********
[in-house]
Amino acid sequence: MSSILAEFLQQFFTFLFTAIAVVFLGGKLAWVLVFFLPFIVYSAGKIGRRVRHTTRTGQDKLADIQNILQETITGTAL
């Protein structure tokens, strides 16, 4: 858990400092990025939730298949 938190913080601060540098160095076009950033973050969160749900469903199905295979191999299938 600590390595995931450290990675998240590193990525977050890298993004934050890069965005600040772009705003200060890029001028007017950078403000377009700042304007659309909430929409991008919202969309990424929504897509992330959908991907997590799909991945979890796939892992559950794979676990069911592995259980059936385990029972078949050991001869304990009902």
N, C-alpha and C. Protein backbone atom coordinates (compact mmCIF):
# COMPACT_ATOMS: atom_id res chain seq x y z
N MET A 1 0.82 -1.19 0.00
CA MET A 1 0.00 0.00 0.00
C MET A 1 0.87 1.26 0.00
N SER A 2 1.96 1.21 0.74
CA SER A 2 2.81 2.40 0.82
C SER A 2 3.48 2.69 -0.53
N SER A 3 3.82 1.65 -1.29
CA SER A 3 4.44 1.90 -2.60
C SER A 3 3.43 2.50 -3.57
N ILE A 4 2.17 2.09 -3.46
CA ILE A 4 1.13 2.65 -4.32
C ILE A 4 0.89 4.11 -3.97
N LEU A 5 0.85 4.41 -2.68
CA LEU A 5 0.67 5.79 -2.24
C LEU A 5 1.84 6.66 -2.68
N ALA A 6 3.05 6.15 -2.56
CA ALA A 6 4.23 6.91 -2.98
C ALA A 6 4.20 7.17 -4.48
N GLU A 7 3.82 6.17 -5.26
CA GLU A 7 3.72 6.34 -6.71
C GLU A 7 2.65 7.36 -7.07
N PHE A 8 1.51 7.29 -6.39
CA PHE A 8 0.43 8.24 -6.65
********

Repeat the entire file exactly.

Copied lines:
[in-house]
Amino acid sequence: MSSILAEFLQQFFTFLFTAIAVVFLGGKLAWVLVFFLPFIVYSAGKIGRRVRHTTRTGQDKLADIQNILQETITGTAL
């Protein structure tokens, strides 16, 4: 858990400092990025939730298949 938190913080601060540098160095076009950033973050969160749900469903199905295979191999299938 600590390595995931450290990675998240590193990525977050890298993004934050890069965005600040772009705003200060890029001028007017950078403000377009700042304007659309909430929409991008919202969309990424929504897509992330959908991907997590799909991945979890796939892992559950794979676990069911592995259980059936385990029972078949050991001869304990009902």
N, C-alpha and C. Protein backbone atom coordinates (compact mmCIF):
# COMPACT_ATOMS: atom_id res chain seq x y z
N MET A 1 0.82 -1.19 0.00
CA MET A 1 0.00 0.00 0.00
C MET A 1 0.87 1.26 0.00
N SER A 2 1.96 1.21 0.74
CA SER A 2 2.81 2.40 0.82
C SER A 2 3.48 2.69 -0.53
N SER A 3 3.82 1.65 -1.29
CA SER A 3 4.44 1.90 -2.60
C SER A 3 3.43 2.50 -3.57
N ILE A 4 2.17 2.09 -3.46
CA ILE A 4 1.13 2.65 -4.32
C ILE A 4 0.89 4.11 -3.97
N LEU A 5 0.85 4.41 -2.68
CA LEU A 5 0.67 5.79 -2.24
C LEU A 5 1.84 6.66 -2.68
N ALA A 6 3.05 6.15 -2.56
CA ALA A 6 4.23 6.91 -2.98
C ALA A 6 4.20 7.17 -4.48
N GLU A 7 3.82 6.17 -5.26
CA GLU A 7 3.72 6.34 -6.71
C GLU A 7 2.65 7.36 -7.07
N PHE A 8 1.51 7.29 -6.39
CA PHE A 8 0.43 8.24 -6.65